Design Concepts

The Wizard Tag Wand case went through many permutations.  We wanted it to look traditional, but also to have unique components.  As the “magical” contents of the wand grew, it became harder to make it look like a traditional finger-thick piece of wood.

Designing a Magic Wand

Sketch of the crystal designs.

What style of wand is best for us?

Cally had ideas from the beginning that there should be crystals on the sides that resembled the broken open geodes.  We went from the polished versions to the pointy fields of crystals that are common with amethysts.  Some of the concept art had flat tips like a rabbit-from-the-hat magician, but those were soon discarded in favor of integrated crystal designs for the tip.

Sketch of the hex pattern.

How to make a manufactured toy look realistic?

Case design involves so many considerations that we were not thinking of when we were brainstorming how the wands should appear.  You have to think about how the parts connect.  For us, we didn’t want to see seams or buttons, so those have to be engineered out.  Depending on how the wands will be crafted (manufactured), you have to consider draft angles, which is the slope on features which can sometimes be as little as three degrees and appear to be a vertical feature.  The thickness and thinness of parts are important.  Using a 3-D printer for prototypes allows you to ignore things like undercuts, which are show-stoppers for injection molding.  Some features can make manufacturing tools extremely expensive, so all of these factors are built into the design.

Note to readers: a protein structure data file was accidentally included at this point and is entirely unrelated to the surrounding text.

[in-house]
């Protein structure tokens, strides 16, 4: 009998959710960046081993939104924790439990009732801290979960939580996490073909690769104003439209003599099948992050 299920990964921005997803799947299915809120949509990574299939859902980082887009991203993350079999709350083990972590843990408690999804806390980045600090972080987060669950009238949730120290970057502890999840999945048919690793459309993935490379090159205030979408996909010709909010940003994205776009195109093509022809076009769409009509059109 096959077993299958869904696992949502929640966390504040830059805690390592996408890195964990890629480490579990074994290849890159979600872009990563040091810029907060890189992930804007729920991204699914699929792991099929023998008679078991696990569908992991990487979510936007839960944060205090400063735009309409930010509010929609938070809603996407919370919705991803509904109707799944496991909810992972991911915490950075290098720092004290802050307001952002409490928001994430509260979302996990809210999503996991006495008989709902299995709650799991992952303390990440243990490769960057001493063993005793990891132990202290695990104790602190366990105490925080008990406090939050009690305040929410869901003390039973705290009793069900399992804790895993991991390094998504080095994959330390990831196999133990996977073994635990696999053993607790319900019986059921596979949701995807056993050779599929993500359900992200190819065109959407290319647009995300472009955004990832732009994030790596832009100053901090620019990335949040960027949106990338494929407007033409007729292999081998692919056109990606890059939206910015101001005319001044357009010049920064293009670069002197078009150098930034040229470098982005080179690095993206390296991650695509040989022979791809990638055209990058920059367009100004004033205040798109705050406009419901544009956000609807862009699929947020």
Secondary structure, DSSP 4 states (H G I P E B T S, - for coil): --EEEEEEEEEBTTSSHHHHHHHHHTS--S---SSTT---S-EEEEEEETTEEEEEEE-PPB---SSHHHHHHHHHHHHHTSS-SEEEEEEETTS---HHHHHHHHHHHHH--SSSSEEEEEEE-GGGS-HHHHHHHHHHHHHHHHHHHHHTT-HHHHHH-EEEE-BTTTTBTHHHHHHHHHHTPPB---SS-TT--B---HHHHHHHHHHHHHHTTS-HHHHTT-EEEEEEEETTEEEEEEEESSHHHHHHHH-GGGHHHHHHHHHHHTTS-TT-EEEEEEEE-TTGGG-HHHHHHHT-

The fun part is the surface design.  Cally came up with a great concept for the handle, which would look like a beehive with nested hexagons.  This went through many changes, but ultimately kept the hex concept.  The pommel, handle, and shaft of the wand will have the appearance of wood, through surface texturing and post-production finishing.  The crystals will look milky-white, but will take on the colors determined by the wizard or at times, the game features.

Sketch of the Celtic Knot.

Easter Eggs are always fun!

One feature that has always interested me in video games is the Easter egg.  I once found an Easter egg in a helicopter flight simulator.  I had completed my annual simulator instrument and emergency training and had another fifteen minutes in the simulator.  I asked the operator to turn off the crash logic and had some fun hovering inches from the air traffic control tower, bouncing off the ground, and finally flying through buildings.  There was a large hangar next to the runway I was training on and I began a slow hover towards the building.  The hangar doors were closed, so I couldn’t see inside, and I slowly inched my way through the walls.  There were tools laying around the workshop and on the wall was a calendar!  I imagine it had something to do with the programmer’s birthday.  I think it’s cool that he knew that eventually someone would go in there and find it.

The Celtic knot that adorns the pommel was an original design by Cally; made up of a “W” & “T” for Wizard Tag, and a “J” & “C” for Jon and Cally. We have Easter eggs in the logo and wand design as well.  Eventually, there may be Easter eggs in the magical workings of the wand (software).

Share your thoughts in the comments below!

  1. What kind of hidden features do you remember from video games?
  2. What features do you like in a magic wand?

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